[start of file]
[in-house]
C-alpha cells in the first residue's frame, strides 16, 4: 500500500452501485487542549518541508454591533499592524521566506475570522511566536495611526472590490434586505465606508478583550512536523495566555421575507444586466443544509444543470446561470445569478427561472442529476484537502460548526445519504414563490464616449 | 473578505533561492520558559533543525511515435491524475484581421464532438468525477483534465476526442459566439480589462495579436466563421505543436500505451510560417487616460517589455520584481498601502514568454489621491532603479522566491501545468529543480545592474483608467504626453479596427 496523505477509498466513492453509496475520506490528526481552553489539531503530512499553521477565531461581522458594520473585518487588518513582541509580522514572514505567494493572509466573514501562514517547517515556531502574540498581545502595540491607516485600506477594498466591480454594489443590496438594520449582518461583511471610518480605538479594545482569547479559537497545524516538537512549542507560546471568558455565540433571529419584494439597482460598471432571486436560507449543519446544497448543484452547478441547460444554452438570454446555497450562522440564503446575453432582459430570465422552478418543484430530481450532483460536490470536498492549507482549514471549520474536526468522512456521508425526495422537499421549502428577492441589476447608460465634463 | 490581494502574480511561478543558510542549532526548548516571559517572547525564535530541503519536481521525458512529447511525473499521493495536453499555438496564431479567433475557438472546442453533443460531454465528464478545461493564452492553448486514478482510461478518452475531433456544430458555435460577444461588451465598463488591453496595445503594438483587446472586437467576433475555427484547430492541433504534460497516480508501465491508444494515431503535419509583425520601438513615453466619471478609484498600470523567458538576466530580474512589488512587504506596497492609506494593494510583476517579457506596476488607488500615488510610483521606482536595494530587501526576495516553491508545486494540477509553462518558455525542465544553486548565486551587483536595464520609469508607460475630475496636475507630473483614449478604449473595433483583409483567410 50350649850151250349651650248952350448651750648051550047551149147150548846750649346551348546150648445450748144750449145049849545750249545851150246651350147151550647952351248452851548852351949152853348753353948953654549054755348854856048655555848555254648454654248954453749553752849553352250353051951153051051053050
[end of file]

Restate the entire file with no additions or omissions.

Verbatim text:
[in-house]
C-alpha cells in the first residue's frame, strides 16, 4: 500500500452501485487542549518541508454591533499592524521566506475570522511566536495611526472590490434586505465606508478583550512536523495566555421575507444586466443544509444543470446561470445569478427561472442529476484537502460548526445519504414563490464616449 | 473578505533561492520558559533543525511515435491524475484581421464532438468525477483534465476526442459566439480589462495579436466563421505543436500505451510560417487616460517589455520584481498601502514568454489621491532603479522566491501545468529543480545592474483608467504626453479596427 496523505477509498466513492453509496475520506490528526481552553489539531503530512499553521477565531461581522458594520473585518487588518513582541509580522514572514505567494493572509466573514501562514517547517515556531502574540498581545502595540491607516485600506477594498466591480454594489443590496438594520449582518461583511471610518480605538479594545482569547479559537497545524516538537512549542507560546471568558455565540433571529419584494439597482460598471432571486436560507449543519446544497448543484452547478441547460444554452438570454446555497450562522440564503446575453432582459430570465422552478418543484430530481450532483460536490470536498492549507482549514471549520474536526468522512456521508425526495422537499421549502428577492441589476447608460465634463 | 490581494502574480511561478543558510542549532526548548516571559517572547525564535530541503519536481521525458512529447511525473499521493495536453499555438496564431479567433475557438472546442453533443460531454465528464478545461493564452492553448486514478482510461478518452475531433456544430458555435460577444461588451465598463488591453496595445503594438483587446472586437467576433475555427484547430492541433504534460497516480508501465491508444494515431503535419509583425520601438513615453466619471478609484498600470523567458538576466530580474512589488512587504506596497492609506494593494510583476517579457506596476488607488500615488510610483521606482536595494530587501526576495516553491508545486494540477509553462518558455525542465544553486548565486551587483536595464520609469508607460475630475496636475507630473483614449478604449473595433483583409483567410 50350649850151250349651650248952350448651750648051550047551149147150548846750649346551348546150648445450748144750449145049849545750249545851150246651350147151550647952351248452851548852351949152853348753353948953654549054755348854856048655555848555254648454654248954453749553752849553352250353051951153051051053050